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leveraging MLK day

target_oprah_static_184x901Very rarely do big brands get it right when inserting themselves into historic moments in time.  The SuperBowl ads have become an event within an event but we’re ok with that because the entire event is about pure unadulterated exploitation for entertainment.    The  Olympics have sold their soul and we’ve come to accept it.   Brands who pay the global big bucks are simply spending our money to be able to get our money.   We all know its part of the game.

But it takes the right kind of brand to  dare touch a nation that is in a delicate stage of heightened optimism – driven mostly from an eight year period of feeling duped – and actually do it with class and inspiration.  By building on its authentic efforts already commited to the communities it serves, Target has managed to do just that on  MLK day.    By tying into the historic inauguration of our first black President, his proclamation towards a day of community service, and by leveraging Oprah’s star-studded homage to this two day time, Target has brilliantly connected to their audience and promoted the message of community service that lives within what this day is all about.  To say that their vision is altruistic would be foolish.  But if all brands could use their name to drive home messages of helping others – just imagine.  “I have a dream”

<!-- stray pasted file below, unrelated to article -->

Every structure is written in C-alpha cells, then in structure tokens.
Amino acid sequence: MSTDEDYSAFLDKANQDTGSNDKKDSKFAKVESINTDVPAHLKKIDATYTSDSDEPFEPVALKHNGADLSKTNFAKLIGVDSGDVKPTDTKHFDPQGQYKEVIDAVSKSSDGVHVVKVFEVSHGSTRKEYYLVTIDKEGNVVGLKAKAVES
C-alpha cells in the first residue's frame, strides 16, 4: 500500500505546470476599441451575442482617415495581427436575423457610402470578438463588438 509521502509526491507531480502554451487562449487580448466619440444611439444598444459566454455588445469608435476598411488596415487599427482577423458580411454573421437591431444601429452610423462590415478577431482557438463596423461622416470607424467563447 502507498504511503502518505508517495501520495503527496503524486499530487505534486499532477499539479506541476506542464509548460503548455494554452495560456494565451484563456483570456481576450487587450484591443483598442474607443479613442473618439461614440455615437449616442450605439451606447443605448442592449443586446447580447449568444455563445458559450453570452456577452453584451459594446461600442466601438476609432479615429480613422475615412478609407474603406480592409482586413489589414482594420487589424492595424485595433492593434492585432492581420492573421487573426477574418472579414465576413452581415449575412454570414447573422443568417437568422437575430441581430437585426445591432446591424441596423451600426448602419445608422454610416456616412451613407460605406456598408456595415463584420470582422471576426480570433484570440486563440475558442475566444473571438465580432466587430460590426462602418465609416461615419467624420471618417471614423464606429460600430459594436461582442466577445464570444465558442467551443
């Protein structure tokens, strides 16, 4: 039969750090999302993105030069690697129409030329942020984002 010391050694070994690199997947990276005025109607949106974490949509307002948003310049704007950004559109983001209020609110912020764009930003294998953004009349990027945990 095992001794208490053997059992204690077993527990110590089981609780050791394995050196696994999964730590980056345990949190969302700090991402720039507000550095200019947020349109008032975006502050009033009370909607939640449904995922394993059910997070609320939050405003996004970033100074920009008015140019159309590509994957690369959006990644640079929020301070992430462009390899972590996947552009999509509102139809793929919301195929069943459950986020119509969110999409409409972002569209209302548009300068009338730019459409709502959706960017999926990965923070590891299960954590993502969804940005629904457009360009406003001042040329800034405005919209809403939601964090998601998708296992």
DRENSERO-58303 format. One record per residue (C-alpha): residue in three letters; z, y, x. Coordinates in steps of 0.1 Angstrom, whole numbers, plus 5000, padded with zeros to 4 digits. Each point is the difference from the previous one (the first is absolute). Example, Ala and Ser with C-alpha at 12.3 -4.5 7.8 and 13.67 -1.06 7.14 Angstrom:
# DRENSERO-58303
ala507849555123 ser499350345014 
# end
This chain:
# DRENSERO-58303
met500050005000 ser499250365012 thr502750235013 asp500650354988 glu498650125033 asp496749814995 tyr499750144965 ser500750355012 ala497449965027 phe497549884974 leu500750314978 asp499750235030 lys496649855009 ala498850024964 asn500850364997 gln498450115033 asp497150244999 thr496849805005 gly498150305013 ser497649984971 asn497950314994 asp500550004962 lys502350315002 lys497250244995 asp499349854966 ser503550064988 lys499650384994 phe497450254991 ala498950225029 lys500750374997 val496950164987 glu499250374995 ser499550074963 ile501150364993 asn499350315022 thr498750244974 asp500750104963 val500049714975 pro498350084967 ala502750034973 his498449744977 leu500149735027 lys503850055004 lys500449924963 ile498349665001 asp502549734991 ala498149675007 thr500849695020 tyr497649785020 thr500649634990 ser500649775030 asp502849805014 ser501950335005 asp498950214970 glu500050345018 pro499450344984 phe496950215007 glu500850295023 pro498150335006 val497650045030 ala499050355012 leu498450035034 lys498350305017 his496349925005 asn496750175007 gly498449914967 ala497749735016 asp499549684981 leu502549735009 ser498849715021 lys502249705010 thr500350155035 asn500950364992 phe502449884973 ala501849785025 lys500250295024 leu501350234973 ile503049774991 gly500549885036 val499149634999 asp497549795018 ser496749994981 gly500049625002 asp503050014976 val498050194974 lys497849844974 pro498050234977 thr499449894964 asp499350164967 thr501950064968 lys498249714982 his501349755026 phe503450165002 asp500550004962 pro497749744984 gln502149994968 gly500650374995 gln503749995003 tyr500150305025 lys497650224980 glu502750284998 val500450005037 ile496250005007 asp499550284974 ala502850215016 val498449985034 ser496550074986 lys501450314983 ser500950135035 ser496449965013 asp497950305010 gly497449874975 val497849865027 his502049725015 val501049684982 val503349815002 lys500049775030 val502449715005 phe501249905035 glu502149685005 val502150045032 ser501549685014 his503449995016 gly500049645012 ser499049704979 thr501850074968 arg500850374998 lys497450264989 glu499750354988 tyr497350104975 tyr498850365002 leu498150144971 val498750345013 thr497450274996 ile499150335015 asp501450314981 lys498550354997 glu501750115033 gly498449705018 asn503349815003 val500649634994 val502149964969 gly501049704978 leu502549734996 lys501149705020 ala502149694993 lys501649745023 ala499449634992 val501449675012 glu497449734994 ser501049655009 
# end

emerging markets: the value of brand

alexlemonadestand3Engineers will tell you that marketing is not necessary.   They will say that it doesn’t matter what you call it – functional products that fill a need will sell themselves.  In fact Microsoft takes that concept to a whole new level by professing smart technology – via virtue of its functionality – will sell itself (and in Microsoft’s case, despite the marketing!)